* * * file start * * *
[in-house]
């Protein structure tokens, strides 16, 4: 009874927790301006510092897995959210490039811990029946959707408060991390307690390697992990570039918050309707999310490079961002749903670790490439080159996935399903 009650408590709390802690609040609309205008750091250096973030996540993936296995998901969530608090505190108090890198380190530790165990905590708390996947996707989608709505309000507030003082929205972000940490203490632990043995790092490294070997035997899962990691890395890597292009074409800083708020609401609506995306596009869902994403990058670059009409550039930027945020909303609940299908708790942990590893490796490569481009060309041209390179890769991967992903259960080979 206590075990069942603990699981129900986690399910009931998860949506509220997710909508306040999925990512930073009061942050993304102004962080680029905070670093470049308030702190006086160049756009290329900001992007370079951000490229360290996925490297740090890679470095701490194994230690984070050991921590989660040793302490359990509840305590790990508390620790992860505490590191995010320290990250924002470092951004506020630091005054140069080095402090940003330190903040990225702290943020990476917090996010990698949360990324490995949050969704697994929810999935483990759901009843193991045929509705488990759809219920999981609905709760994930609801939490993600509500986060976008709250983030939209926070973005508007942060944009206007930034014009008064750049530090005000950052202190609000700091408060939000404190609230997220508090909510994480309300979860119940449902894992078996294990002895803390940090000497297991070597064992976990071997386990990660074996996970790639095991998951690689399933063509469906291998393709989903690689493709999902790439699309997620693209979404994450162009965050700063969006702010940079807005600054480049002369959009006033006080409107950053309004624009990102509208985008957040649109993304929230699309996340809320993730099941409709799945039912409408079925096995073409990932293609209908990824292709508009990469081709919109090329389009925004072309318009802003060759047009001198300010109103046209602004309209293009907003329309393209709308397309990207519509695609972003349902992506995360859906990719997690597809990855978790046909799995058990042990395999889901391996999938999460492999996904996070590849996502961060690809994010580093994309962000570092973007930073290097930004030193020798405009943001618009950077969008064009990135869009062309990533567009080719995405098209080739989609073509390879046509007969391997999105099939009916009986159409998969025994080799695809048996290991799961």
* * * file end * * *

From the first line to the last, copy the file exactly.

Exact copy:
[in-house]
């Protein structure tokens, strides 16, 4: 009874927790301006510092897995959210490039811990029946959707408060991390307690390697992990570039918050309707999310490079961002749903670790490439080159996935399903 009650408590709390802690609040609309205008750091250096973030996540993936296995998901969530608090505190108090890198380190530790165990905590708390996947996707989608709505309000507030003082929205972000940490203490632990043995790092490294070997035997899962990691890395890597292009074409800083708020609401609506995306596009869902994403990058670059009409550039930027945020909303609940299908708790942990590893490796490569481009060309041209390179890769991967992903259960080979 206590075990069942603990699981129900986690399910009931998860949506509220997710909508306040999925990512930073009061942050993304102004962080680029905070670093470049308030702190006086160049756009290329900001992007370079951000490229360290996925490297740090890679470095701490194994230690984070050991921590989660040793302490359990509840305590790990508390620790992860505490590191995010320290990250924002470092951004506020630091005054140069080095402090940003330190903040990225702290943020990476917090996010990698949360990324490995949050969704697994929810999935483990759901009843193991045929509705488990759809219920999981609905709760994930609801939490993600509500986060976008709250983030939209926070973005508007942060944009206007930034014009008064750049530090005000950052202190609000700091408060939000404190609230997220508090909510994480309300979860119940449902894992078996294990002895803390940090000497297991070597064992976990071997386990990660074996996970790639095991998951690689399933063509469906291998393709989903690689493709999902790439699309997620693209979404994450162009965050700063969006702010940079807005600054480049002369959009006033006080409107950053309004624009990102509208985008957040649109993304929230699309996340809320993730099941409709799945039912409408079925096995073409990932293609209908990824292709508009990469081709919109090329389009925004072309318009802003060759047009001198300010109103046209602004309209293009907003329309393209709308397309990207519509695609972003349902992506995360859906990719997690597809990855978790046909799995058990042990395999889901391996999938999460492999996904996070590849996502961060690809994010580093994309962000570092973007930073290097930004030193020798405009943001618009950077969008064009990135869009062309990533567009080719995405098209080739989609073509390879046509007969391997999105099939009916009986159409998969025994080799695809048996290991799961």